Kids and chaos seem to simply go together like peanut butter and jelly. Having raised two children of my own gives me firsthand experience of the frustration that can get in the way of fun, when toys, clothes and collections take over the house. Many of the organizing techniques I use with my clients have been tested for effectiveness in my own household!
Underlying all of my tips is the proven principle that kids will eventually learn to put away their things if you provide an obvious place for the belongings and are consistent in teaching them how. Organization can go beyond giving the relief of having a neat playroom; it can encourage the kids to be more independent in finding their toys, clothing and picking up after themselves. They feel like big kids, and that is a huge help to parents. A little strategizing can go along way toward a smoother, functioning household and leave more time for fun!
Make it fun. Sorting, matching and lining up collections are activities that kids do on their own. They also are important tasks in organizing their rooms. To make cleanup time feel more like playtime:
- Use clear or brightly colored plastic boxes to store toys on shelves. Label boxes with words, pictures or actual object to help your kids easily identify what goes where.
- Use small plastic or wicker baskets to store similar toys together. Kids love being able to tote, empty and fill the baskets.
- Install cork or magnetic board to mount their most recent art creations.
Make it accessible. Whatever structure or system you implement, make sure your kids can easily use.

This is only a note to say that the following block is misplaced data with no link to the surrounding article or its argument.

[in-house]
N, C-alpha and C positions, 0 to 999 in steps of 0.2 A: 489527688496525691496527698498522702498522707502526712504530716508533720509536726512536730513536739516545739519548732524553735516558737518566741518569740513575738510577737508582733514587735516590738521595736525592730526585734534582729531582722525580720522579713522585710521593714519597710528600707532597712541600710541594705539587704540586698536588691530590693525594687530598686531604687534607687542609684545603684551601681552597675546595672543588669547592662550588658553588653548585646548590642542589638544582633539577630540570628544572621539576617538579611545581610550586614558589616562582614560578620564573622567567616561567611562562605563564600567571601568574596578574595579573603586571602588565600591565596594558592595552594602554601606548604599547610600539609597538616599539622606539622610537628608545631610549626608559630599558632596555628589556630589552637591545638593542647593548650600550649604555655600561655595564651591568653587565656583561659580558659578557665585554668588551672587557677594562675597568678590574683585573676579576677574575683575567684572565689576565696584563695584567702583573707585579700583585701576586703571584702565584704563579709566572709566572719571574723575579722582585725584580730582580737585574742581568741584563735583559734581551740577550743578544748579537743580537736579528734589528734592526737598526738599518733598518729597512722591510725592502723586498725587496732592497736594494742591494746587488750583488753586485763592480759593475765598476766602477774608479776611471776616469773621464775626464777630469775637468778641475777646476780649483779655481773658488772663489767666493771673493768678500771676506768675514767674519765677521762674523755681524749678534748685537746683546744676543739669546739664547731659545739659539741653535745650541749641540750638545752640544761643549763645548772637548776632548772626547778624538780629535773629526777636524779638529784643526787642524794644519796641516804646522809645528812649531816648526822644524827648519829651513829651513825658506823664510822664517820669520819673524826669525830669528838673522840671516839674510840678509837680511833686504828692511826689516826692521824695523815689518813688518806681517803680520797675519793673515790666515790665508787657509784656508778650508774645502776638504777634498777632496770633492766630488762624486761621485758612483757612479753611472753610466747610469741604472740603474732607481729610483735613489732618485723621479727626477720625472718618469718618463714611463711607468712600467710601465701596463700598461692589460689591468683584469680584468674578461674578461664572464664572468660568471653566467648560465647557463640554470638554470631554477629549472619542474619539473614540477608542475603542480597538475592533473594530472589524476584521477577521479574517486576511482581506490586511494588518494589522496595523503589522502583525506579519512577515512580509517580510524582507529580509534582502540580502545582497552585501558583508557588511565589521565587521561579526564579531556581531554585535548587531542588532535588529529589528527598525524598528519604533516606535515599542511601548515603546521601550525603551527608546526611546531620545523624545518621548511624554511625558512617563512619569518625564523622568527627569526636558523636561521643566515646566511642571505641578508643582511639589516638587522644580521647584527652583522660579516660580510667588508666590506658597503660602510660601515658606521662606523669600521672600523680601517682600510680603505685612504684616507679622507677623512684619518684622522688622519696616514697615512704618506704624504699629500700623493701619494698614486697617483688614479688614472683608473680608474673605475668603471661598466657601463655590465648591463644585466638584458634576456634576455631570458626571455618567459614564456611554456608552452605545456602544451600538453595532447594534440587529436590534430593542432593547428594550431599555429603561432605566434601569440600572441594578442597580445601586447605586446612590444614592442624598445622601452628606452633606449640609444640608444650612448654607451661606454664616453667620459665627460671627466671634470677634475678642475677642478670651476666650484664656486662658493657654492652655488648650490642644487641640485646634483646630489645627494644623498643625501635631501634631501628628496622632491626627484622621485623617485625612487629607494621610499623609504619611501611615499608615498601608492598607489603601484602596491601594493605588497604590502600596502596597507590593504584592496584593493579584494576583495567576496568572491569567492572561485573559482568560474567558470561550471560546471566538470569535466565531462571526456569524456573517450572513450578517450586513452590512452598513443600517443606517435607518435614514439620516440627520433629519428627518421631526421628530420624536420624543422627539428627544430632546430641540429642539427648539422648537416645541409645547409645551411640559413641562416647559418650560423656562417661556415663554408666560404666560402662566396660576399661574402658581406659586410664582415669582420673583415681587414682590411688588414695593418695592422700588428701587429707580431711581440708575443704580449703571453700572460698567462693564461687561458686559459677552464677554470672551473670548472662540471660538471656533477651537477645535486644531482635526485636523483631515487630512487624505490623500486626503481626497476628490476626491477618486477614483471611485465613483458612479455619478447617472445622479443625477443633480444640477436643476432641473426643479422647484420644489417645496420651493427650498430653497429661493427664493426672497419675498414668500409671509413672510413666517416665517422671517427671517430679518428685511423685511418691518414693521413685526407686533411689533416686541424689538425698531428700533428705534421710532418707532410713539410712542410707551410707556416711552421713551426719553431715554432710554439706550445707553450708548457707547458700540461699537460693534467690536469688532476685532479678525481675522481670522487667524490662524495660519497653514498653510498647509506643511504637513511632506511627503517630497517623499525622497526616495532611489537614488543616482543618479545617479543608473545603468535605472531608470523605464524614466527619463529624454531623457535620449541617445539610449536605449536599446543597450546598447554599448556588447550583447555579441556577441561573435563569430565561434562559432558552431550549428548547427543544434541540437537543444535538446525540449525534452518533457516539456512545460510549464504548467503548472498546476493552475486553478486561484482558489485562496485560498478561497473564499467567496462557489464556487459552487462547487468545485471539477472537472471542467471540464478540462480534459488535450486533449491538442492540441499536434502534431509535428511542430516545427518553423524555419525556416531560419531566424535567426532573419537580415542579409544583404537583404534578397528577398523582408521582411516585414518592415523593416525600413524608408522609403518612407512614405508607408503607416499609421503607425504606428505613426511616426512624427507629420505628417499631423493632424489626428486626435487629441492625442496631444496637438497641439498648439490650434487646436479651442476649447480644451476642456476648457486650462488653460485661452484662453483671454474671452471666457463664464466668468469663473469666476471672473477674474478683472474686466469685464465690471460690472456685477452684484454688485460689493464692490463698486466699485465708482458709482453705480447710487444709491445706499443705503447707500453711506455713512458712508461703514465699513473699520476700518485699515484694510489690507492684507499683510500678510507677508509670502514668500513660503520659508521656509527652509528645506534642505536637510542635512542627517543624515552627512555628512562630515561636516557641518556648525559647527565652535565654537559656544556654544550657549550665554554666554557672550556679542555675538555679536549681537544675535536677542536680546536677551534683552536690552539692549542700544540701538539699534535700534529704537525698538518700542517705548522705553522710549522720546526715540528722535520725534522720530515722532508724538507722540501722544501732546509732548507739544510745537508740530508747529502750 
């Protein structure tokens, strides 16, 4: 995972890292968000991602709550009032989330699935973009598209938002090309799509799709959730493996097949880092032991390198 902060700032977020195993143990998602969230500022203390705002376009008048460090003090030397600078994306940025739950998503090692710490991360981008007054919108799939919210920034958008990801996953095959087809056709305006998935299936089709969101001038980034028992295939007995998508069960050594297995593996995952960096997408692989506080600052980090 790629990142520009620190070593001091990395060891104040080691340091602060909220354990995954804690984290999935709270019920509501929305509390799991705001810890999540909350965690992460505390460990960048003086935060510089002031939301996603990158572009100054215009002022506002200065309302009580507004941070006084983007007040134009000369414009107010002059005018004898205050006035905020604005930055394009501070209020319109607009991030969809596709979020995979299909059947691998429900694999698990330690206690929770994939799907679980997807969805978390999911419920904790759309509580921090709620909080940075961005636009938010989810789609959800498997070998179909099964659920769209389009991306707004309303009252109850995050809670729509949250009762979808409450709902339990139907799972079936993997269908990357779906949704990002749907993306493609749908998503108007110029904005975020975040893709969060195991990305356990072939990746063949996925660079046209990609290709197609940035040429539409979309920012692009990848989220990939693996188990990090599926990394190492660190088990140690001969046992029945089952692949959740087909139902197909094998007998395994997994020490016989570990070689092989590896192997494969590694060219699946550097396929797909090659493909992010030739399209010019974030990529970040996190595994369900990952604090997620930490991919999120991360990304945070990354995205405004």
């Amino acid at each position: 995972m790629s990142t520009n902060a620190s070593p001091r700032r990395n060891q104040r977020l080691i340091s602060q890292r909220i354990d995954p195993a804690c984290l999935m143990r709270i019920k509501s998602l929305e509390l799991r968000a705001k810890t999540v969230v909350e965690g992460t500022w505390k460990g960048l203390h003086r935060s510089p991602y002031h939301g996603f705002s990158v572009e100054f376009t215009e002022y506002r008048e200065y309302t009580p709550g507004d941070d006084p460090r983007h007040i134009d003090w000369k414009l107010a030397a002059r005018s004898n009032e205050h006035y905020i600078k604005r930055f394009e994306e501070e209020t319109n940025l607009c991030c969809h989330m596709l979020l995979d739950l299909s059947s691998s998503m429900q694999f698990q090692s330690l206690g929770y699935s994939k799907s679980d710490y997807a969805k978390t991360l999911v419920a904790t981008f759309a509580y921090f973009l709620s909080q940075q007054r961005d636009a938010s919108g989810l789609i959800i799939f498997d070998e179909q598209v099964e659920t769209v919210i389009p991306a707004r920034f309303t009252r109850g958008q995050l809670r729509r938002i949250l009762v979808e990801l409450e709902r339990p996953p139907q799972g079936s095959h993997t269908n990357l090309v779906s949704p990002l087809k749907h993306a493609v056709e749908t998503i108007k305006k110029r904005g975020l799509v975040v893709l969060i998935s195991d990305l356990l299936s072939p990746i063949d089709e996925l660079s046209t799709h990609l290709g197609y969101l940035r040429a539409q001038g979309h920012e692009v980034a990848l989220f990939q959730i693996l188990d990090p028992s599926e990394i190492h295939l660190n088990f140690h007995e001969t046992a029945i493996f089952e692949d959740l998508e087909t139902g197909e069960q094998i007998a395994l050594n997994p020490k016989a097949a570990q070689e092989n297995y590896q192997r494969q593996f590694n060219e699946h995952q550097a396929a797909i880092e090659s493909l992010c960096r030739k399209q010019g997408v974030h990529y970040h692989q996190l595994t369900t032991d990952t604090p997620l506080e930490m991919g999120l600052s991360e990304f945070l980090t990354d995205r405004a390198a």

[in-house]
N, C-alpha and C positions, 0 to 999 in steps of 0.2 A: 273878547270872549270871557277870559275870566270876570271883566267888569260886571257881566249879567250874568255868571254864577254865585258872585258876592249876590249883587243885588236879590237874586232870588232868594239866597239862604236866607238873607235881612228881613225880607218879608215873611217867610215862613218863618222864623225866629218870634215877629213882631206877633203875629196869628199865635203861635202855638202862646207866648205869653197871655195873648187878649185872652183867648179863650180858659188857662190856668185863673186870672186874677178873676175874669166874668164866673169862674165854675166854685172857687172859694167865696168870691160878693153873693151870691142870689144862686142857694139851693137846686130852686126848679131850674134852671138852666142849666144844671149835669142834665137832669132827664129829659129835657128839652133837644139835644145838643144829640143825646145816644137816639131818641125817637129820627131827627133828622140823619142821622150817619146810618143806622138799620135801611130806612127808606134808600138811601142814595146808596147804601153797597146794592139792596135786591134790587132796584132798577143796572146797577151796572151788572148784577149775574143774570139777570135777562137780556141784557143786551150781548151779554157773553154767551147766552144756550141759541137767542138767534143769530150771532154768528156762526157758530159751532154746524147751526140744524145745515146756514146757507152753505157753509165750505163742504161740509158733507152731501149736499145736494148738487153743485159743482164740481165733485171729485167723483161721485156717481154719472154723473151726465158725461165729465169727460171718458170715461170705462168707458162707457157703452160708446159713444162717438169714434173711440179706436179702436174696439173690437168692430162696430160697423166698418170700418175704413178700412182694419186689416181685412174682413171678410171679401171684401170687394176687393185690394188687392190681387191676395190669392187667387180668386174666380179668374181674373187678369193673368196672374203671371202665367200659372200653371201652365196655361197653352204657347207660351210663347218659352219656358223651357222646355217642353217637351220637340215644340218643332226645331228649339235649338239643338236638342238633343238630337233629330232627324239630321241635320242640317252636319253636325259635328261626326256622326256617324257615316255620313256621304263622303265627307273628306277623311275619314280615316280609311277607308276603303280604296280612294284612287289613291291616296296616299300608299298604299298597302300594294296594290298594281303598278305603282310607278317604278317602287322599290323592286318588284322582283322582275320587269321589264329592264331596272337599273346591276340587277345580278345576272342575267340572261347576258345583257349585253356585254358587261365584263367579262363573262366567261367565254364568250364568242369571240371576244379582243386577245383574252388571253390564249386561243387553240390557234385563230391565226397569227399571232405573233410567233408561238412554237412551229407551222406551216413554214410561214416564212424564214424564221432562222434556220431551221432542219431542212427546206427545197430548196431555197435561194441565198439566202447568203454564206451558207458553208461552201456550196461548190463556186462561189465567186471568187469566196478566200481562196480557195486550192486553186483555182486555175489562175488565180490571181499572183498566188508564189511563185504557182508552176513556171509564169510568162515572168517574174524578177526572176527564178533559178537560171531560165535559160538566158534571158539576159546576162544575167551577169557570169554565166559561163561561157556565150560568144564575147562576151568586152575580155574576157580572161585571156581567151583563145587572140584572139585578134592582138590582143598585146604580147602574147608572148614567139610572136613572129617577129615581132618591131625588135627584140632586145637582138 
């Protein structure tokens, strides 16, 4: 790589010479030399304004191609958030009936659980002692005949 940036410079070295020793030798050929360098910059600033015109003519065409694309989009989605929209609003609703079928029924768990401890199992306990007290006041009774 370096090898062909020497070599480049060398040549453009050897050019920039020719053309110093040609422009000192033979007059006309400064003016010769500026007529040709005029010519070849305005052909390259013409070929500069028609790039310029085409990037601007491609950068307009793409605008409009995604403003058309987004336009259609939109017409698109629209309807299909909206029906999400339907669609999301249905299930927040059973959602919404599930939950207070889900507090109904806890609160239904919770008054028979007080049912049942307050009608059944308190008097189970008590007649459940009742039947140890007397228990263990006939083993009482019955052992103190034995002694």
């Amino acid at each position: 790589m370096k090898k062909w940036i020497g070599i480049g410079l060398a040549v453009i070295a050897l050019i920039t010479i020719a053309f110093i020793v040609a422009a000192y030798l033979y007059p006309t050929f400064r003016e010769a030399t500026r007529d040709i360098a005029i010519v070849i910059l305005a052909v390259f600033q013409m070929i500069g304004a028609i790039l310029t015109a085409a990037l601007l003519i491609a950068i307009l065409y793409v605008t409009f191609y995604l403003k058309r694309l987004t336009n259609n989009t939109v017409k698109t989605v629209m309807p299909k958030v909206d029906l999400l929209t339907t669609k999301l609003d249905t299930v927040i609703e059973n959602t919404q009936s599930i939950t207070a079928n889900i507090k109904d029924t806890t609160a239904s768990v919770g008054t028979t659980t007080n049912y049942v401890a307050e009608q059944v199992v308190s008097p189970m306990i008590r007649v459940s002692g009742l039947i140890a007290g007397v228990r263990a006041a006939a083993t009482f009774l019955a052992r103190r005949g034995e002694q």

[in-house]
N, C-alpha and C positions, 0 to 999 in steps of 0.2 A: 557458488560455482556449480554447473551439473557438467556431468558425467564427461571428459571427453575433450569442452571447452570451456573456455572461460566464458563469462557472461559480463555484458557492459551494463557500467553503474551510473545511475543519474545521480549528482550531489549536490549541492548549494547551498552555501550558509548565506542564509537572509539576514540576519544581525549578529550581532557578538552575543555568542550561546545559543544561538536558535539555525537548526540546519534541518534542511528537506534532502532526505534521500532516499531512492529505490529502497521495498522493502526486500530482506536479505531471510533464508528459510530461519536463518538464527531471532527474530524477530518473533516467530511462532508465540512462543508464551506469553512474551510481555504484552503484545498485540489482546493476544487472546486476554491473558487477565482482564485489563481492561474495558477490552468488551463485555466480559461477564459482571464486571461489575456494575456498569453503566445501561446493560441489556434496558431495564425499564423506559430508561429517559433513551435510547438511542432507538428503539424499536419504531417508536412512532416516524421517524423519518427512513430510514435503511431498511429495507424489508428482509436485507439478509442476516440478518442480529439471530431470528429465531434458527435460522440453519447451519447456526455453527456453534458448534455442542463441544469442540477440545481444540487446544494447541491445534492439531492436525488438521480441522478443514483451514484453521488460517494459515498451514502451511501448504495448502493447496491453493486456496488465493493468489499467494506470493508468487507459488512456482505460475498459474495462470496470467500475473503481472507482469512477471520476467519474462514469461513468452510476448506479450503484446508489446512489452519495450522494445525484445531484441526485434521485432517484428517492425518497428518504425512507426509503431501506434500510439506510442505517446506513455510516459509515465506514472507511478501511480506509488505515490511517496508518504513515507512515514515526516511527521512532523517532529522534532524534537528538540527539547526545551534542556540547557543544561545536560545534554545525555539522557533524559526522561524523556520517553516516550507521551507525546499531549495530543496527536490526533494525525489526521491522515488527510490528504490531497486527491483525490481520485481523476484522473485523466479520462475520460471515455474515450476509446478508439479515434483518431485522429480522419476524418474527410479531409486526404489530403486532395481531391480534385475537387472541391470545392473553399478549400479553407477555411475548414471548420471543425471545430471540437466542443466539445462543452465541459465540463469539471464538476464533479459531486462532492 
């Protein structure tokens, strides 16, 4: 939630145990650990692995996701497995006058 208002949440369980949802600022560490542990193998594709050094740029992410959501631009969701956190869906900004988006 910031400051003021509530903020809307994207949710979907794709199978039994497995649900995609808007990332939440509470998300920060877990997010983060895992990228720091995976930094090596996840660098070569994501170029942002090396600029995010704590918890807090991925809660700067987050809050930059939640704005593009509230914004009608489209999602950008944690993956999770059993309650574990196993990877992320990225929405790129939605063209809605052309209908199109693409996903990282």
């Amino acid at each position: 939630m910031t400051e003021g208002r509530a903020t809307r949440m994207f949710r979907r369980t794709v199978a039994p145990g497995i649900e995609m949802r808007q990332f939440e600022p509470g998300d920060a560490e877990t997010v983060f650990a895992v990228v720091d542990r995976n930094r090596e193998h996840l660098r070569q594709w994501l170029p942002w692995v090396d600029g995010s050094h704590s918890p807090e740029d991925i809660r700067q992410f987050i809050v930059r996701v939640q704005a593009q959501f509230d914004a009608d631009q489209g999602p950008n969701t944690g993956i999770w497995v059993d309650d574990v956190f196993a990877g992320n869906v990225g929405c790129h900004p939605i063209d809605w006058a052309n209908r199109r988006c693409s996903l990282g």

- Place shelving low enough for kids to reach. However, consider some higher shelving for storing toys with many small pieces. Having these toys out of reach will encourage partial clean up before taking out more.
- Use pull out storage containers on wheels, or other large flat containers from under beds for storing toys, books, clothes or bedding.
- Set closet poles low enough for your kids to reach or supply a step stool.
Underwhelm. The less you have, the easier it is to maintain. Consider these techniques for having less visible clutter:
- Cycle toys as you do clothing. Store half the toys away in boxes. In a few months, bring them out and store others away. This will make toy selection and management easier.
- Place out of season clothes in separate storage boxes.
- Use boxes for storing mementos and artwork. Review box contents at end of school year to edit items and keep only the most meaningful ones.
Be consistent. To help your kids develop good organizational habits, you’ll want to be consistent.
- Set aside the same time of day to help them get back to square one.
- Work with them to help maintain focus on organizing and putting things away. If they like music, experiment with some upbeat music to keep you motivated and energized as you work.
- Encourage and never nag or berate them. Organizing doesn’t come easily to everyone. Be patient. Make organizing a positive experience.
Be a role model. We can’t expect our kids to do what we ourselves are not doing. So, if you want your kids to stay organized and you are not modeling this yourself, start with getting your areas in order first. Once you are organized enough, then begin to help your kids to do the same.
Many thanks to my guest blogger, Linda Samuels, CPO-CD. Check out Linda's website and her new book, The Other Side of Organized. If you would like to WIN a FREE copy of The Other Side of Organized, leave a comment below (on my blog, not on FB or Twitter). I will choose a random winner (and someone who has not won something from me recently) on THURSDAY at noon (EST). Linda will mail her book to the winner directly, either to the US or to Canada.